A walk through Woodland Cemetery is a step through the history of the city of Des Moines.
With more than 80,000 graves covering 69 acres, most of the city’s founding fathers are buried in the cemetery. There are recognizable names like Fleur, Hubbell, Perkins, Sherman, Weitz, Merrill, Younker and Savery and many more. Many of the more prominent ones have schools, streets or other buildings named after them.
Farmers give land to create new city cemetery
The cemetery was founded in 1848 to replace Fort Des Moines Cemetery. Five farmers gave the first 5.5 acres for the cemetery. While lots were purchased in November of 1849, the first burial didn’t take place until 1850 and was that of a 1-year-old boy, Thomas Casady, the son of Phineas Casady, who was a lawyer, judge and U.S. senator. Des Moines was established in 1851. City officials took ownership of the cemetery in 1857. Another 36.5 acres were purchased in 1864.
City officials built a formal entrance and arch in 1889 that connected to the superintendent’s residence and a cemetery chapel. Sometime in the early 1920s, the structures were torn down. Granite columns with the word “Woodland” carved into the top were constructed at the entrance in 1915. They remain today. In 2012, a new arch was constructed at the entrance. The effort was led by Gerald LaBlanc, a local historian who has advocated through the years for maintenance and restoration of veterans’ monuments. It was dedicated in his honor this summer.
Within Woodland are St. Ambrose Cemetery, which was relocated from the south side of Des Moines in 1866, and the Emmanuel Jewish Cemetery, founded in 1871. There also is an Independent Order of Odd Fellows Cemetery.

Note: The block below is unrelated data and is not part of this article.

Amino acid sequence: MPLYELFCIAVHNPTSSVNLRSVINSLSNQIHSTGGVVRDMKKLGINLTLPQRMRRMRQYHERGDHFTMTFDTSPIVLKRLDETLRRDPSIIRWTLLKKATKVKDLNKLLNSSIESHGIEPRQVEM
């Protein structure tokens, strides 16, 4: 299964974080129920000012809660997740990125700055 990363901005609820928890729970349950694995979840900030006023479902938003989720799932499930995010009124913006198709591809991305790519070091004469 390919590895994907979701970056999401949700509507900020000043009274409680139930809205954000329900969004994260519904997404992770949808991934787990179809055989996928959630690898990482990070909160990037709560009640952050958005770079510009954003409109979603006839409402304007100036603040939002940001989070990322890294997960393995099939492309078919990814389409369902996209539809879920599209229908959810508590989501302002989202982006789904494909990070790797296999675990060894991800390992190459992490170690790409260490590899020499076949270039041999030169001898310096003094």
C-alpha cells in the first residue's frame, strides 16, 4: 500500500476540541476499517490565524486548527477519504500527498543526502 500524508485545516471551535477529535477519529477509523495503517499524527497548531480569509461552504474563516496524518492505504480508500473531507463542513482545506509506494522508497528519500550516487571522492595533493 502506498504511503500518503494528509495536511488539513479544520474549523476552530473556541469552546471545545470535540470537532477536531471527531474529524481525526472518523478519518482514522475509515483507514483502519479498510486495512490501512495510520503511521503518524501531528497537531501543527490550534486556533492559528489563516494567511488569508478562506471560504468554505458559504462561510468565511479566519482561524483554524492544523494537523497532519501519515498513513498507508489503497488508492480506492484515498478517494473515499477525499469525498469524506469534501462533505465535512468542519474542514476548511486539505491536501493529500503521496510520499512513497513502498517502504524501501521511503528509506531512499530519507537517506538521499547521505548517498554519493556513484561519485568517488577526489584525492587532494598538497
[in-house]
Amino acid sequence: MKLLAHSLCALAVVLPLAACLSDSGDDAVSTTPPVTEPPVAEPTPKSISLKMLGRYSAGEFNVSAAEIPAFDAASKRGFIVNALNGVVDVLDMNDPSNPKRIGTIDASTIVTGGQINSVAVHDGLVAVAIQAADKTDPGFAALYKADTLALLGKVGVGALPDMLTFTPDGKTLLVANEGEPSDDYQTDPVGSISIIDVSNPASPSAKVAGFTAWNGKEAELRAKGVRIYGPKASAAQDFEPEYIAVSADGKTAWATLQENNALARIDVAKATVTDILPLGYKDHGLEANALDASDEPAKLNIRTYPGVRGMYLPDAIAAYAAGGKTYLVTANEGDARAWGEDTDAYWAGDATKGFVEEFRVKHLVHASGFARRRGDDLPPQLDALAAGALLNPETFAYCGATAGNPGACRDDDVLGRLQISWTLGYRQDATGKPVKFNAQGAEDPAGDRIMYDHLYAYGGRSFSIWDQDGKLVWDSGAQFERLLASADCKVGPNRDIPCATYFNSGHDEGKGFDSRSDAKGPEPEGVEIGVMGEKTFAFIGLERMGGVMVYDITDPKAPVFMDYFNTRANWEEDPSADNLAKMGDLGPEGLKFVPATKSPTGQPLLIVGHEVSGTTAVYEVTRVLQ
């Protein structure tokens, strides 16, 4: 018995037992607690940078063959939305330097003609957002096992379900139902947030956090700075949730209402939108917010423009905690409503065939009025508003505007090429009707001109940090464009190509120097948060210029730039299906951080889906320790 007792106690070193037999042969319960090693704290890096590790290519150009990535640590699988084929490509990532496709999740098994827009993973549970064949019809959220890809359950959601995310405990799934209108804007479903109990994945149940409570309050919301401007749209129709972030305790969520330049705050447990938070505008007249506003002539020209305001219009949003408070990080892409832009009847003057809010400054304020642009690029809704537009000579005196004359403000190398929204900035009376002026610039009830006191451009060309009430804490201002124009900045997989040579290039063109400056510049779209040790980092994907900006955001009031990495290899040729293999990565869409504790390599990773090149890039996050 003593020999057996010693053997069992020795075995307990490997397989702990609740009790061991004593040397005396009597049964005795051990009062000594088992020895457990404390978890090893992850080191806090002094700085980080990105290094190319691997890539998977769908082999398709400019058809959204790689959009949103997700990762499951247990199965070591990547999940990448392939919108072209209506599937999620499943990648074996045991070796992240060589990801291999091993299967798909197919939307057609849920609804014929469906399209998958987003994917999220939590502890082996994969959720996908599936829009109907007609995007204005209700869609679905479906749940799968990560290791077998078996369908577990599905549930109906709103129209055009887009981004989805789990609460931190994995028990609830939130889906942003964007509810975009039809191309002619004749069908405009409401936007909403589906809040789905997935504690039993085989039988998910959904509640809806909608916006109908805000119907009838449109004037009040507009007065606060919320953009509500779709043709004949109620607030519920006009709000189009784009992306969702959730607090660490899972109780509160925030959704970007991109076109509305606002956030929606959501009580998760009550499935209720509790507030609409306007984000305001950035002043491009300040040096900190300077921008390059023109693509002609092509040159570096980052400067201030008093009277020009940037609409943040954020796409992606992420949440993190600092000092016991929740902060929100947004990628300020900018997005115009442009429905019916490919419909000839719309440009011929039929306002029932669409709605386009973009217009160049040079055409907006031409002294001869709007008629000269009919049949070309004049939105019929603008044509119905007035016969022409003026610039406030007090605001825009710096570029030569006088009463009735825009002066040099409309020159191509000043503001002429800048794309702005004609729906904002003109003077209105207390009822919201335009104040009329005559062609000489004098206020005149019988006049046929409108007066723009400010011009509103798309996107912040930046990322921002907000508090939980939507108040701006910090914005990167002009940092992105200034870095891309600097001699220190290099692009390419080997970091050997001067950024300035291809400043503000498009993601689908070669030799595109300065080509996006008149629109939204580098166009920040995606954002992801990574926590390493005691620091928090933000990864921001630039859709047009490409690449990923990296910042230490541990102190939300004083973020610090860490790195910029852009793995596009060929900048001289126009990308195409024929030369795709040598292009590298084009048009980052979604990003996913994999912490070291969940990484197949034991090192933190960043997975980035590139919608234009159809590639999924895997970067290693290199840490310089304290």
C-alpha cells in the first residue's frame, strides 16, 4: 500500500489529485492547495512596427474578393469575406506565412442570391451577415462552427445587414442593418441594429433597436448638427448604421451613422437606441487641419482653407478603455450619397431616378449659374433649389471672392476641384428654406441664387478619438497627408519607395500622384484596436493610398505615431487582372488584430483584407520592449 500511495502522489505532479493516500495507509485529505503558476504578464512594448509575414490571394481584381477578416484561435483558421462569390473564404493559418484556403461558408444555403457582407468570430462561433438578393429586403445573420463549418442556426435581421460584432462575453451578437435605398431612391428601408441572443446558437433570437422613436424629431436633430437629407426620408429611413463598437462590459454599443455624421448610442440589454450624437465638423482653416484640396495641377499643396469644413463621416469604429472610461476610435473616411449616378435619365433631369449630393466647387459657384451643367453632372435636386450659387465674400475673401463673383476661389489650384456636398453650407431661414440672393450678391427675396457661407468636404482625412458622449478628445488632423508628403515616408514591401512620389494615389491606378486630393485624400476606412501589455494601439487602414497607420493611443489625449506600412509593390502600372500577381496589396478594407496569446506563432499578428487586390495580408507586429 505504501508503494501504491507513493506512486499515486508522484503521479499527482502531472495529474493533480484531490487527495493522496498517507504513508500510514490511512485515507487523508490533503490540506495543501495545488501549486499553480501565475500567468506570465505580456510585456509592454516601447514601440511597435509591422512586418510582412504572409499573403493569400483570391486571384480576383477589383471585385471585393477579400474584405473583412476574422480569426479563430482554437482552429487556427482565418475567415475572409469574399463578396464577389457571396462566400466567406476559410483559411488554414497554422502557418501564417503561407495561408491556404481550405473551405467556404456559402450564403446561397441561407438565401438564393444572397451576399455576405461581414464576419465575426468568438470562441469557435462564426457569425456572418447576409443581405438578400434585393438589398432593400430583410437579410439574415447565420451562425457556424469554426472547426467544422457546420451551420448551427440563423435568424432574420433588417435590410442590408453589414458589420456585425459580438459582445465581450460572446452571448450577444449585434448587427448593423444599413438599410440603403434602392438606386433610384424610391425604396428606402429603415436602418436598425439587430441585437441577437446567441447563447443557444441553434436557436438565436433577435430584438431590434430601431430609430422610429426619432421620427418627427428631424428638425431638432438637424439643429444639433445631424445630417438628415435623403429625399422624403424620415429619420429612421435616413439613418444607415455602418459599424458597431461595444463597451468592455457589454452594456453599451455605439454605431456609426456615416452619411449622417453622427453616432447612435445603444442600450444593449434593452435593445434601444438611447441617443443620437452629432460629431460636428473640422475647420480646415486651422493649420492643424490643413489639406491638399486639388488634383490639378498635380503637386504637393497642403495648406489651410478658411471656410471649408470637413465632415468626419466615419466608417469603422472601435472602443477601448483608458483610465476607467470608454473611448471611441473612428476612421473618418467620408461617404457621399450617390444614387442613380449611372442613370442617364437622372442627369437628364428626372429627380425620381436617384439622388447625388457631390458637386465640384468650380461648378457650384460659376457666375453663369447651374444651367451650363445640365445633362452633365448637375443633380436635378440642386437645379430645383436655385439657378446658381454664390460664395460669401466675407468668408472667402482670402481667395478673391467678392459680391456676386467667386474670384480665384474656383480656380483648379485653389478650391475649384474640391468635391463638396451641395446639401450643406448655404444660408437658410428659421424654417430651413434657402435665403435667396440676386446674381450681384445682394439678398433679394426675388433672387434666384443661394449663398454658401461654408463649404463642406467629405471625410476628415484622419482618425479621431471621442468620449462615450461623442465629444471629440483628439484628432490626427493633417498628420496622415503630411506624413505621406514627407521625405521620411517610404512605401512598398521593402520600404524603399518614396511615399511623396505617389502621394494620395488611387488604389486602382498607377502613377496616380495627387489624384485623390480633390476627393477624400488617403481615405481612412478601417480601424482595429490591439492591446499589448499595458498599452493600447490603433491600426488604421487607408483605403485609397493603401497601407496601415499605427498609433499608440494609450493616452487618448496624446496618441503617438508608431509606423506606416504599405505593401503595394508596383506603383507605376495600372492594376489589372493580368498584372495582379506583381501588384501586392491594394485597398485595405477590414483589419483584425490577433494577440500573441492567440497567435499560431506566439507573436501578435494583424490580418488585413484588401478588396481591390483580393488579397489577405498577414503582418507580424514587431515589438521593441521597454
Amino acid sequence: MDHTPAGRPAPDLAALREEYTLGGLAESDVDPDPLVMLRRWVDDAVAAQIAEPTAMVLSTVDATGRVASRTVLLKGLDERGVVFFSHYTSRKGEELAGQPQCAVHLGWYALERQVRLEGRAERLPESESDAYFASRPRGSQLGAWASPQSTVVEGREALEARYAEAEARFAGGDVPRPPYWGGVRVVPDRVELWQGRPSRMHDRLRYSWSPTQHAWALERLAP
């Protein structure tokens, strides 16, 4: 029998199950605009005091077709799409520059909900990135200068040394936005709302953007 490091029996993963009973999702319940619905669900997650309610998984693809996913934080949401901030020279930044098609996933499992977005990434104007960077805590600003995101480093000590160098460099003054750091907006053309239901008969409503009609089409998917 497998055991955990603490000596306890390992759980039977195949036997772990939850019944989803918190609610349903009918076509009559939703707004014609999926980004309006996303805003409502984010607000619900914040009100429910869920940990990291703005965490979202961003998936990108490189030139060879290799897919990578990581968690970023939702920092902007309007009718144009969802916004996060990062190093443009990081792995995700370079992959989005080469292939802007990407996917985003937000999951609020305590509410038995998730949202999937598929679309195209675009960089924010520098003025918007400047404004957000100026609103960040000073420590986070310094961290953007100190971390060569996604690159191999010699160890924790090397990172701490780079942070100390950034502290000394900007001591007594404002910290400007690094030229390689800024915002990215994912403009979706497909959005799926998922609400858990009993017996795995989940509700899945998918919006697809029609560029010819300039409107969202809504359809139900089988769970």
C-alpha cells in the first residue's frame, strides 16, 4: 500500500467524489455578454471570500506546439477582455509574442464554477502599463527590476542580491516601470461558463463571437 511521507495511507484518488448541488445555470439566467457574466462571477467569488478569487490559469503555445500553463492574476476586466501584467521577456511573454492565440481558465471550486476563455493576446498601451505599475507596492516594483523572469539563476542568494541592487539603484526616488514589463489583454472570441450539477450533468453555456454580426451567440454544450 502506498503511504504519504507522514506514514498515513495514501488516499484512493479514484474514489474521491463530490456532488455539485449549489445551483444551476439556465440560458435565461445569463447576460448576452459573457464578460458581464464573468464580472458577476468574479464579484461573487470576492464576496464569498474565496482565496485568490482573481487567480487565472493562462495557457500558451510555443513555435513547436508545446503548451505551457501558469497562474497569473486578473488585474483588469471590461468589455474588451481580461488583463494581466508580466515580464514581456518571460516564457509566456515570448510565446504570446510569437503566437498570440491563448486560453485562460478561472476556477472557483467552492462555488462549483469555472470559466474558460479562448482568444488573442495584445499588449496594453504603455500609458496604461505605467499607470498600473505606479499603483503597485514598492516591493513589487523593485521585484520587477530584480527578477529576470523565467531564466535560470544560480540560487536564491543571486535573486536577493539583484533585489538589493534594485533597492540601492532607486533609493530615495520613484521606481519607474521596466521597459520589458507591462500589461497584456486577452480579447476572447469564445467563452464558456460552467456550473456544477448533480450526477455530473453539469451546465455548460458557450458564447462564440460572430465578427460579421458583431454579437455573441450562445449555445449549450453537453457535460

The cemetery is nearly full — there are only a couple of burials a year, but those are for older families who already own lots.
Woodland Cemetery has as many stories as it does graves
“The stories told by the monuments and headstones combine to form the history of the city as it has passed through civil and world wars, epidemics and natural disasters as well as the normal course of birth, life and death,” writes Marlene Anderson, cemetery supervisor for the city. “Passing through the narrow drives of the cemetery, you see stone etchings of the names of many citizens from our past who helped build Des Moines and are now a part of everyday life in our city’s landscape.”
Archie Cook, a history teacher at North High School in Des Moines, has spent many hours researching the cemetery’s history and the lives of those buried there. Cook now gives walking history tours of the cemetery. In addition to his own research, much of what he has learned came from LaBlanc.
Cook’s tour includes almost 30 stops, where he details the lives of the individuals buried there. Here are some of the stories:
The Hubbell family started in Des Moines with F.M. Hubbell. He came to Des Moines as a 15-year-old. His first job was as a land speculator. Cook says Hubbell was a very determined young man who invested his money wisely and built a fortune. Hubbell’s daughter married a Count from Switzerland. Her marriage made national news and was published in the New York Times in 1899. Hubbell had a mausoleum constructed on the eastern edge of the cemetery. The family’s is different from other above-ground mausoleums — there are 32 mausoleums in the cemetery — in that there is an elevator that lowers the casket underground, which is where all of the family members have been laid to rest. The Hubbell family is best known for starting Equitable of Iowa, an insurance holding company. The family still resides in Des Moines.
Two Medal of Honor recipients, one of whom was Emory Pike, are buried at Woodland. Pike died from wounds he received during World War I. He’s one of 40-some soldiers buried in the World War I Gold Star Memorial section of the cemetery. The men were originally buried in France, but their bodies were exhumed and returned home for burial by their families.
Benjamin Franklin Allen was Iowa’s first millionaire. He built Terrace Hill, the current governor’s mansion. Allen fell onto hard times before his death and lost all of his money. As a result, he couldn’t purchase a lot in Woodland Cemetery. Oliver Perkins, another wealthy businessman, purchased a lot for Allen and his family. Perkins, who also is buried in the cemetery, has the second tallest monument in Iowa.
“(Allen) doesn’t even own this piece of land he and his wife are buried on,” Cook says. “The first millionaire in Iowa is buried under a $1 baby marker.”